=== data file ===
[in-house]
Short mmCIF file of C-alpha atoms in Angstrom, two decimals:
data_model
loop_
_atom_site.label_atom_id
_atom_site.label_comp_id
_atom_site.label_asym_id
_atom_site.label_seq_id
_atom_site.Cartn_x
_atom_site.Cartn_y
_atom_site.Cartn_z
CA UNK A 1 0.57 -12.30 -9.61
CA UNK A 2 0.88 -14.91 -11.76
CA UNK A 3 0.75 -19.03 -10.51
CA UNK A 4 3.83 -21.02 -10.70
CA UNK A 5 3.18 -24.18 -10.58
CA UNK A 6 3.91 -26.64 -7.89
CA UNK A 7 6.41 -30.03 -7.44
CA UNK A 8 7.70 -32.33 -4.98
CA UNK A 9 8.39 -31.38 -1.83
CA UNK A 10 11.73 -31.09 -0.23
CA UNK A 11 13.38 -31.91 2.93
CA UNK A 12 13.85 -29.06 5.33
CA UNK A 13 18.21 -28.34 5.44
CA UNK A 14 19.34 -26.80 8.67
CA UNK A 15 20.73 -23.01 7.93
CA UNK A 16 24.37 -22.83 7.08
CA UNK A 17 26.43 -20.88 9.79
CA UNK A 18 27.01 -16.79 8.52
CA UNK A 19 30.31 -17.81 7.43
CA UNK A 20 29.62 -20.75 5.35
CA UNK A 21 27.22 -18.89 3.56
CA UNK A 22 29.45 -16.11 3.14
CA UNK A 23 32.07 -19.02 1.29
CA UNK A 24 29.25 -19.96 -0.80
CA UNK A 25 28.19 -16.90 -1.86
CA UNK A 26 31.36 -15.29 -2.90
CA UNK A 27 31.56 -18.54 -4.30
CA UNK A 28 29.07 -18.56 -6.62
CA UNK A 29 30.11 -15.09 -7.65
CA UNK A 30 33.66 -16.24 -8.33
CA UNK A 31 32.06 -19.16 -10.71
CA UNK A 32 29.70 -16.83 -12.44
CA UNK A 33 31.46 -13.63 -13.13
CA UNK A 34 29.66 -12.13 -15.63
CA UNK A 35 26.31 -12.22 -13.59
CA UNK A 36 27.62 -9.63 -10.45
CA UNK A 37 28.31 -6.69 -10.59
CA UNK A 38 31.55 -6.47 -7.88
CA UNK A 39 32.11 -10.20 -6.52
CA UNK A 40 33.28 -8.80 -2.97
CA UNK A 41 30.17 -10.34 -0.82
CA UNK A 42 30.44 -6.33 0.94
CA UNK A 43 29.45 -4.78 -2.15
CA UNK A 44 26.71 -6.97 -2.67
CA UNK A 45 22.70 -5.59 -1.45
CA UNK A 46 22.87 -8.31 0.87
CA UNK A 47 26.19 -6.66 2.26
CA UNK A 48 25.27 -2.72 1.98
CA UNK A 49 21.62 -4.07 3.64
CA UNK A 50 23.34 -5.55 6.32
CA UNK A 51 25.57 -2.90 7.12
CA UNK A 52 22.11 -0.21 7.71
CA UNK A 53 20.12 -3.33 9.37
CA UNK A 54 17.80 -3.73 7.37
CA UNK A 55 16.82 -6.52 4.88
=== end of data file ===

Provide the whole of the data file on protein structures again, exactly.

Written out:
[in-house]
Short mmCIF file of C-alpha atoms in Angstrom, two decimals:
data_model
loop_
_atom_site.label_atom_id
_atom_site.label_comp_id
_atom_site.label_asym_id
_atom_site.label_seq_id
_atom_site.Cartn_x
_atom_site.Cartn_y
_atom_site.Cartn_z
CA UNK A 1 0.57 -12.30 -9.61
CA UNK A 2 0.88 -14.91 -11.76
CA UNK A 3 0.75 -19.03 -10.51
CA UNK A 4 3.83 -21.02 -10.70
CA UNK A 5 3.18 -24.18 -10.58
CA UNK A 6 3.91 -26.64 -7.89
CA UNK A 7 6.41 -30.03 -7.44
CA UNK A 8 7.70 -32.33 -4.98
CA UNK A 9 8.39 -31.38 -1.83
CA UNK A 10 11.73 -31.09 -0.23
CA UNK A 11 13.38 -31.91 2.93
CA UNK A 12 13.85 -29.06 5.33
CA UNK A 13 18.21 -28.34 5.44
CA UNK A 14 19.34 -26.80 8.67
CA UNK A 15 20.73 -23.01 7.93
CA UNK A 16 24.37 -22.83 7.08
CA UNK A 17 26.43 -20.88 9.79
CA UNK A 18 27.01 -16.79 8.52
CA UNK A 19 30.31 -17.81 7.43
CA UNK A 20 29.62 -20.75 5.35
CA UNK A 21 27.22 -18.89 3.56
CA UNK A 22 29.45 -16.11 3.14
CA UNK A 23 32.07 -19.02 1.29
CA UNK A 24 29.25 -19.96 -0.80
CA UNK A 25 28.19 -16.90 -1.86
CA UNK A 26 31.36 -15.29 -2.90
CA UNK A 27 31.56 -18.54 -4.30
CA UNK A 28 29.07 -18.56 -6.62
CA UNK A 29 30.11 -15.09 -7.65
CA UNK A 30 33.66 -16.24 -8.33
CA UNK A 31 32.06 -19.16 -10.71
CA UNK A 32 29.70 -16.83 -12.44
CA UNK A 33 31.46 -13.63 -13.13
CA UNK A 34 29.66 -12.13 -15.63
CA UNK A 35 26.31 -12.22 -13.59
CA UNK A 36 27.62 -9.63 -10.45
CA UNK A 37 28.31 -6.69 -10.59
CA UNK A 38 31.55 -6.47 -7.88
CA UNK A 39 32.11 -10.20 -6.52
CA UNK A 40 33.28 -8.80 -2.97
CA UNK A 41 30.17 -10.34 -0.82
CA UNK A 42 30.44 -6.33 0.94
CA UNK A 43 29.45 -4.78 -2.15
CA UNK A 44 26.71 -6.97 -2.67
CA UNK A 45 22.70 -5.59 -1.45
CA UNK A 46 22.87 -8.31 0.87
CA UNK A 47 26.19 -6.66 2.26
CA UNK A 48 25.27 -2.72 1.98
CA UNK A 49 21.62 -4.07 3.64
CA UNK A 50 23.34 -5.55 6.32
CA UNK A 51 25.57 -2.90 7.12
CA UNK A 52 22.11 -0.21 7.71
CA UNK A 53 20.12 -3.33 9.37
CA UNK A 54 17.80 -3.73 7.37
CA UNK A 55 16.82 -6.52 4.88